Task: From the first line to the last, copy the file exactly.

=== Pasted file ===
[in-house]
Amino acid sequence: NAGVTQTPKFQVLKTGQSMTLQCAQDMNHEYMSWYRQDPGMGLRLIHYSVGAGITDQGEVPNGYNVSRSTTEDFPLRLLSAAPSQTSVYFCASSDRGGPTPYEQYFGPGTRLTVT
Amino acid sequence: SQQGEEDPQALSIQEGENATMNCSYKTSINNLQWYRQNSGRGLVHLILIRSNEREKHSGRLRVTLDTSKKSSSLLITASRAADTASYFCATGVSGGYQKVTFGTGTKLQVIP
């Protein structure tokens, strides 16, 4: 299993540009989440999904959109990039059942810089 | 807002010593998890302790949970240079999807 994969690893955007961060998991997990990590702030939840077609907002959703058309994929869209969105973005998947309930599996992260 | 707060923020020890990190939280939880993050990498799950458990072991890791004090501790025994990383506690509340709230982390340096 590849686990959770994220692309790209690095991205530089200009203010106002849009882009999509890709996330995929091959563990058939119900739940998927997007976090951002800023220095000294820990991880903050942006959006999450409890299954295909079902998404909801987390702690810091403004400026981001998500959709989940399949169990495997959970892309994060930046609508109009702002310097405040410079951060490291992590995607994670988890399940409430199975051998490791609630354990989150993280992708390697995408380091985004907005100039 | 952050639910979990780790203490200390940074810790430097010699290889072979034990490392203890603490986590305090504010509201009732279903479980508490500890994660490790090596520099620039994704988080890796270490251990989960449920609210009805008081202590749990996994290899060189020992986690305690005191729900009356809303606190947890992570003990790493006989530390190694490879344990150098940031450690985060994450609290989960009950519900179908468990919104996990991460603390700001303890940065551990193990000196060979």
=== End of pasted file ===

[in-house]
Amino acid sequence: NAGVTQTPKFQVLKTGQSMTLQCAQDMNHEYMSWYRQDPGMGLRLIHYSVGAGITDQGEVPNGYNVSRSTTEDFPLRLLSAAPSQTSVYFCASSDRGGPTPYEQYFGPGTRLTVT
Amino acid sequence: SQQGEEDPQALSIQEGENATMNCSYKTSINNLQWYRQNSGRGLVHLILIRSNEREKHSGRLRVTLDTSKKSSSLLITASRAADTASYFCATGVSGGYQKVTFGTGTKLQVIP
């Protein structure tokens, strides 16, 4: 299993540009989440999904959109990039059942810089 | 807002010593998890302790949970240079999807 994969690893955007961060998991997990990590702030939840077609907002959703058309994929869209969105973005998947309930599996992260 | 707060923020020890990190939280939880993050990498799950458990072991890791004090501790025994990383506690509340709230982390340096 590849686990959770994220692309790209690095991205530089200009203010106002849009882009999509890709996330995929091959563990058939119900739940998927997007976090951002800023220095000294820990991880903050942006959006999450409890299954295909079902998404909801987390702690810091403004400026981001998500959709989940399949169990495997959970892309994060930046609508109009702002310097405040410079951060490291992590995607994670988890399940409430199975051998490791609630354990989150993280992708390697995408380091985004907005100039 | 952050639910979990780790203490200390940074810790430097010699290889072979034990490392203890603490986590305090504010509201009732279903479980508490500890994660490790090596520099620039994704988080890796270490251990989960449920609210009805008081202590749990996994290899060189020992986690305690005191729900009356809303606190947890992570003990790493006989530390190694490879344990150098940031450690985060994450609290989960009950519900179908468990919104996990991460603390700001303890940065551990193990000196060979």